Former Montana, California mines designated Superfund sites

Former Montana, California mines designated Superfund sites
The U.S. EPS has proposed to add Northern and Central California abandoned minesites, along with an Anaconda Copper smelter and refinery in Montana to Superfund's National Priorities List.
Author: Dorothy Kosich
Posted:  Wednesday , 09 Mar 2011 
The U.S. EPA announced Tuesday that it is adding three former minesites to the Superfund site list.
The EPA and the Montana Department of Environmental Quality (MDEQ) agreed to add the Anaconda Copper Mining Co. Smelter and Refinery (AMC) in Cascade County, Montana, to the National Priorities List of Superfund sites.
The ACM site contains contamination from historic smelting and refining activities at the Anaconda Great Falls Reduction Department. Over the years wastes at the ACM site were placed in an onsite-landfill or dumped directly into the Missouri River. Meanwhile, the smelter operations used a 506-foot-tall plant stack for several years before pollution control technology became common.
"This stack allowed contaminants to be aerially dispersed over a wide area in the vicinity of the facility," said EPA. The agency's primary concern is recent sampling results which show elevated levels of arsenic, lead and cadmium in residential soils. Past analyses documented the presence of metals in the Missouri River sediments, and along the railroad bed, antimony, arsenic, cadmium, chromium, cobalt, copper, iron, lead, manganese, mercury, nickel, silver, sodium and zinc.
The five areas being considered for investigation and potential cleanup include: residential soils; the former smelter site; areas along the railroad bed; Missouri River sediments and surface water; and groundwater.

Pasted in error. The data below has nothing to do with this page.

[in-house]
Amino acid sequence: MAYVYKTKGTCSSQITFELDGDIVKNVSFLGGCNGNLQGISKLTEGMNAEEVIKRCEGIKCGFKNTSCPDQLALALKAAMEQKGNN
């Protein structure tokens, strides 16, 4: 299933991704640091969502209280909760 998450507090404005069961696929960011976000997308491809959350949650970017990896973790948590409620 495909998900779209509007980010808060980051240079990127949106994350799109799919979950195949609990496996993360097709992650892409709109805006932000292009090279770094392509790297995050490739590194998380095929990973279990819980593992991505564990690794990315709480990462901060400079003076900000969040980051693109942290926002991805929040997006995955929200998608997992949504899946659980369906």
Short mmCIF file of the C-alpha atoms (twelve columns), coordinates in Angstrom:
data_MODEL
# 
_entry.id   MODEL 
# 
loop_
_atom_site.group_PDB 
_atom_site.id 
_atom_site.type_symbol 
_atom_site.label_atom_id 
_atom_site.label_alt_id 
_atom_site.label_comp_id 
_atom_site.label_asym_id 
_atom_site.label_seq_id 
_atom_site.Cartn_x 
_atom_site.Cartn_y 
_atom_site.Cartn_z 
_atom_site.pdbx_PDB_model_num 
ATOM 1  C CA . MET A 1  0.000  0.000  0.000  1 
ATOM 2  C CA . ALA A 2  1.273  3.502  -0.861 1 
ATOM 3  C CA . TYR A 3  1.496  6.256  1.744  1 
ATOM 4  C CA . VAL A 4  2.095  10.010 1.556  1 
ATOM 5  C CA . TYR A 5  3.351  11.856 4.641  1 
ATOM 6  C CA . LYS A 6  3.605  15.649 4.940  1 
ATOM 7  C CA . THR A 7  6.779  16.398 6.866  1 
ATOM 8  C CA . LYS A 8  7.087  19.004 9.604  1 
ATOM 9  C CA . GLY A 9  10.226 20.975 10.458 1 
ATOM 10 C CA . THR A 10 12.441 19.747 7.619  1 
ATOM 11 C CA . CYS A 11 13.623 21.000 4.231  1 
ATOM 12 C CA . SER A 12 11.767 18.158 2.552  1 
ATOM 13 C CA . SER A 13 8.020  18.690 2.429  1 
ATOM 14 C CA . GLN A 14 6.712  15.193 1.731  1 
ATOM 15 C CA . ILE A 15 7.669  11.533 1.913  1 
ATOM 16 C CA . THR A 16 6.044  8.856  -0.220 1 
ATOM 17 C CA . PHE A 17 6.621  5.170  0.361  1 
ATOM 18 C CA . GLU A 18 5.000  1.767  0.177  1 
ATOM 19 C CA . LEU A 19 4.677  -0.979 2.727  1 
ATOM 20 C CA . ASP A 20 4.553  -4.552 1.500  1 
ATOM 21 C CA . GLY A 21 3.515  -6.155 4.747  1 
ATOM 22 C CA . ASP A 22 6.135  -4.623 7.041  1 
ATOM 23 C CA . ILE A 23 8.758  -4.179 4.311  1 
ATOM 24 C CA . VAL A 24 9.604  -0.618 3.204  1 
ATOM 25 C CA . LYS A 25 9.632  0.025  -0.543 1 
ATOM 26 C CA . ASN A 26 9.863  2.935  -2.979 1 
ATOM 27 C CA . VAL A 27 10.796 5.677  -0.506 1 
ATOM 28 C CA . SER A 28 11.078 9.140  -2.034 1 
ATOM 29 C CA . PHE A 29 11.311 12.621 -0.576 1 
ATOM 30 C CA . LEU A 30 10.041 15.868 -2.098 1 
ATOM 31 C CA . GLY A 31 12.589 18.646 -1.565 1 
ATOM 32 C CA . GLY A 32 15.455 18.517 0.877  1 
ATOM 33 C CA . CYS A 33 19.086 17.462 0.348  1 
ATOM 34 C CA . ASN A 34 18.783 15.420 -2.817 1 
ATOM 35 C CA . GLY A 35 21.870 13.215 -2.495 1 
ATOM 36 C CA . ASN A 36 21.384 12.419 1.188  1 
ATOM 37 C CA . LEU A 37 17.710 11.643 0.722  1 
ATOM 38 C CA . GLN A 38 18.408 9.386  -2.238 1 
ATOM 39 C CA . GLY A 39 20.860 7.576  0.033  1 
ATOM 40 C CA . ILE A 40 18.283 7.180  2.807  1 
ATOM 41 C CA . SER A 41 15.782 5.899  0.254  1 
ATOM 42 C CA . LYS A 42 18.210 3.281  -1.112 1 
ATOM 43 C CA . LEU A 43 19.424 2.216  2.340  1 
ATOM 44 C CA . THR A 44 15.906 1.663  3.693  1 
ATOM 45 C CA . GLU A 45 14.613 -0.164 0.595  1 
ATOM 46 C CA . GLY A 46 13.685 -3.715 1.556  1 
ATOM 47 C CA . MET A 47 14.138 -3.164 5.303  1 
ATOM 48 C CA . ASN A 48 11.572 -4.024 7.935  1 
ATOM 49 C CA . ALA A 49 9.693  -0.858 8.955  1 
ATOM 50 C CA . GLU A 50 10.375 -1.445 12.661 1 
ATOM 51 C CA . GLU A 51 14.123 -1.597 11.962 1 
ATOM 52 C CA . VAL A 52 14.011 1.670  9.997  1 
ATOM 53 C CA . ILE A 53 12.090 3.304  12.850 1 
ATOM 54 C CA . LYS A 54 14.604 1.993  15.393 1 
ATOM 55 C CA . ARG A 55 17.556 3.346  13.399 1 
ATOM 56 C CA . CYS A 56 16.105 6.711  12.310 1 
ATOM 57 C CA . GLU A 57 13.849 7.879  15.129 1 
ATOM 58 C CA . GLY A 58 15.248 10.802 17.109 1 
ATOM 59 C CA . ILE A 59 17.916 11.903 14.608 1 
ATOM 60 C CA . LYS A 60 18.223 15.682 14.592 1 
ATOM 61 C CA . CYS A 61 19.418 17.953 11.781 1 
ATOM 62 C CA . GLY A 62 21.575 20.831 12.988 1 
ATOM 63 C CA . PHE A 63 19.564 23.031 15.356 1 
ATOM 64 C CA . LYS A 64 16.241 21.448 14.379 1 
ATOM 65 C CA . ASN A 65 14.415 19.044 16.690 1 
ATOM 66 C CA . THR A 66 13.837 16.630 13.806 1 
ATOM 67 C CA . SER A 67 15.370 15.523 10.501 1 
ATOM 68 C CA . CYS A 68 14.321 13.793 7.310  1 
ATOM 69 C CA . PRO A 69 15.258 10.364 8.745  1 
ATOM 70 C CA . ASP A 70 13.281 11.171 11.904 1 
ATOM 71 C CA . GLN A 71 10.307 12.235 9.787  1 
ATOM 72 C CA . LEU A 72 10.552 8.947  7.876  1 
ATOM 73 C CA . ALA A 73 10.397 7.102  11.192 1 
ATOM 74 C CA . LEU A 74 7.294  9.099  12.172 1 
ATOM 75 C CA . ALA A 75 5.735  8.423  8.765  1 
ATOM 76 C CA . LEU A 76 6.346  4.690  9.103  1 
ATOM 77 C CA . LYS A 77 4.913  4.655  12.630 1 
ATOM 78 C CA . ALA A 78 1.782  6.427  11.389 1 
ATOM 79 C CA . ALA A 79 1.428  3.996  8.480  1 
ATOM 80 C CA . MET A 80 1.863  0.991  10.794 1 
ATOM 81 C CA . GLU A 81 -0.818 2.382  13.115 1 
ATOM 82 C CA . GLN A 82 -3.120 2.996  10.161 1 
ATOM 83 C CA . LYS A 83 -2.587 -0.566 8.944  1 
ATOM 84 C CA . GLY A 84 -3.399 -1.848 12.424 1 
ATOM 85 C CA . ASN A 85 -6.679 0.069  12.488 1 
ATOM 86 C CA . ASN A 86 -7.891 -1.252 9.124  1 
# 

"The listing of this site enables all agencies involved to identify and clean up contaminated areas in conjunction with ongoing local public projects," said Julie DalSoglio, EPA Montana Office director.
The EPA is also proposing to add two abandoned California mines to the Superfund National Priorities List.
Located in San Benito County, the New Idria Mercury Mine site affects waterways leading to the San Joaquin River and San Francisco Bay. The Blue Ledge Mine in Siskiyou County discharges into streams in the Rogue River-Siskiyou National Forest and ultimately the Applegate Reservoir, a popular recreation area.
"Abandoned mines have left behind a toxic legacy that continues to threaten the health of people and natural resources of California," said Jane Diamond, director of the EPA's regional Superfund program. "Listing these two sites will enable the EPA to reduce risks to the environment and ensure protection of important water resources."
New Idria is located southeast of Hollister. Past mining operations have resulted in mercury contamination and acid mine drainage in the San Carlos Creek, Silver Creek, and a portion of Panoche Creek. Environmental impacts extend more than 15 miles to creeks and wetlands areas, endangered species habitat, and ultimately the San Joaquin River and the San Francisco Bay.
The Blue Ledge Mine is located on privately owned land surrounded by the Rogue River-Siskiyou National Forest, south of the Oregon-California border. "Copper, cadmium, other metals, and acid mine drainage from past copper and zinc mining operations have contaminated sediments and surface water at levels that are toxic to aquatic organisms," EPA noted. "Impacts include the absence of fish for more than three miles downstream and potential negative impacts to fisheries all the way to the Applegate Reservoir, nearly eight miles downstream."
In 2010, the U.S. Forest Service received $12.4 million in American Reinvestment and Recovery Act funds, along with $1.4 million from the ASARCO Environmental Trust to place the waste rock from Blue Ledge into an on-site repository. The work began last year.